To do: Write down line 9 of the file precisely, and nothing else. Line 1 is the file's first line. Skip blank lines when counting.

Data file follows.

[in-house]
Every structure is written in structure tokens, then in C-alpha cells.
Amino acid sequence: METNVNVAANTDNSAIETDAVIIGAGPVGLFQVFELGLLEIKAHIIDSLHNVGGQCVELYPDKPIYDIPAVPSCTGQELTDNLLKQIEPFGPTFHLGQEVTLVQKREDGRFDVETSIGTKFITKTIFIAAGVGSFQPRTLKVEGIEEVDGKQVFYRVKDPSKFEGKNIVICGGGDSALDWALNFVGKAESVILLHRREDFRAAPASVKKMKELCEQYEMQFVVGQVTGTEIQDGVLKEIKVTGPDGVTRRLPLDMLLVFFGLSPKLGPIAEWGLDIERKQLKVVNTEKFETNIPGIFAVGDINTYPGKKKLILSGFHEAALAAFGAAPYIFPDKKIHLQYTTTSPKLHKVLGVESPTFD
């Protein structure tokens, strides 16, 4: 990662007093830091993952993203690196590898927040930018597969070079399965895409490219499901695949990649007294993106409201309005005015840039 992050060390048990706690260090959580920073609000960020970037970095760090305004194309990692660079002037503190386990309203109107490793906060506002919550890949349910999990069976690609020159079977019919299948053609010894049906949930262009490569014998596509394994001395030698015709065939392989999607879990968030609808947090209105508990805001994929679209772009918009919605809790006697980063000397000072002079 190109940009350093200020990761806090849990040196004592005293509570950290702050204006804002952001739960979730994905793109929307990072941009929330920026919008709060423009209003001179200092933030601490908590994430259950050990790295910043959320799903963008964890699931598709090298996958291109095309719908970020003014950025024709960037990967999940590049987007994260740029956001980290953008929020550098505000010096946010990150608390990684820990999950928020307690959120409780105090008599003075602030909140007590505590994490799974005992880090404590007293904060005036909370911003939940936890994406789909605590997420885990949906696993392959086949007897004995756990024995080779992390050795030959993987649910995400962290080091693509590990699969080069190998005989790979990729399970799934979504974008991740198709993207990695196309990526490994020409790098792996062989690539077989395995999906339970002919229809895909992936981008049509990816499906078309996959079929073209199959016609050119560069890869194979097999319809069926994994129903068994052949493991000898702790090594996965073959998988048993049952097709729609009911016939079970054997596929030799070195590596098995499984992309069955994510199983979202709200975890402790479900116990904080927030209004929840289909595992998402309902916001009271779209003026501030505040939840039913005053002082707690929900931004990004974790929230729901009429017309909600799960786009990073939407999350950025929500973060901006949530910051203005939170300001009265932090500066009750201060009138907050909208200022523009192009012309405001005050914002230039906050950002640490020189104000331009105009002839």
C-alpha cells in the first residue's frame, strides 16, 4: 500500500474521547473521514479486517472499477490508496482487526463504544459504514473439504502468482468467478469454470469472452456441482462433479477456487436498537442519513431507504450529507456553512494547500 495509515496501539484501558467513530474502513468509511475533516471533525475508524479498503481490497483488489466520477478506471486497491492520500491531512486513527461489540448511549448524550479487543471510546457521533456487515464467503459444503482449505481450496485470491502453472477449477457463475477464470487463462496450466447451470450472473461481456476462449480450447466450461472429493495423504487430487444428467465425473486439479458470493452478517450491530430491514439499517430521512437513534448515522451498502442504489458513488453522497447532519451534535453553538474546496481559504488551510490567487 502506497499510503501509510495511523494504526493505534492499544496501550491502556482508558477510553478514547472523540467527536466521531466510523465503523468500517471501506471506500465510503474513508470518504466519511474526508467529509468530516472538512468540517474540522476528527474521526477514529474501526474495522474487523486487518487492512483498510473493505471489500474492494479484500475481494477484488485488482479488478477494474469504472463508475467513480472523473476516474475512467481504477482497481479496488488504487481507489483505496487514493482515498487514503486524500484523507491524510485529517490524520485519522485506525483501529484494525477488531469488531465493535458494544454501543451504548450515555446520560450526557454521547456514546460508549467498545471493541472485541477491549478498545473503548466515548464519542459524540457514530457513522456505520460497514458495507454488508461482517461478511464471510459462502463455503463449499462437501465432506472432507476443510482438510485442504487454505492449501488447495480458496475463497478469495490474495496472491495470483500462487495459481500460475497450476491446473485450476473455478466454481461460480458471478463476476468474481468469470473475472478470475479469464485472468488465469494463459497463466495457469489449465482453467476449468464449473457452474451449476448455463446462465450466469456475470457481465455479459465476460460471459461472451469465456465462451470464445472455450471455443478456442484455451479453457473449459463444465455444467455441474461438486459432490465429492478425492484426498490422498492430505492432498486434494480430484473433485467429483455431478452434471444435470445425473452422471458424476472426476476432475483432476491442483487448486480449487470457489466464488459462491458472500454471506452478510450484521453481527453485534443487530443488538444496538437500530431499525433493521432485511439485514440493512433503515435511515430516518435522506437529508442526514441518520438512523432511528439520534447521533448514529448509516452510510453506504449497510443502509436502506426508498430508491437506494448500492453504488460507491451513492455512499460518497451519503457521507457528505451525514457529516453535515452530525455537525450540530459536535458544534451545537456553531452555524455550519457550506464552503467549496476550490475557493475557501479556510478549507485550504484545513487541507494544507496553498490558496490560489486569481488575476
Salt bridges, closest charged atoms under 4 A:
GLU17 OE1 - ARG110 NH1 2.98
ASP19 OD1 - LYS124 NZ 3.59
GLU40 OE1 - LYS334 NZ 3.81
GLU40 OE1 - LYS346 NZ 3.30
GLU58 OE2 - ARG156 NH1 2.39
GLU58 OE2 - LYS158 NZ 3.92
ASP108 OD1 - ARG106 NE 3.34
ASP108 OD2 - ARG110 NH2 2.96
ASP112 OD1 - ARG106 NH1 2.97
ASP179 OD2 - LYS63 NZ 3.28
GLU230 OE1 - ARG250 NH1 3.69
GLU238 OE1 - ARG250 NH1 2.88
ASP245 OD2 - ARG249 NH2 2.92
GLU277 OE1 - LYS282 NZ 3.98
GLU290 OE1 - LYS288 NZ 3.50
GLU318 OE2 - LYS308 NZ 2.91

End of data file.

GLU40 OE1 - LYS334 NZ 3.81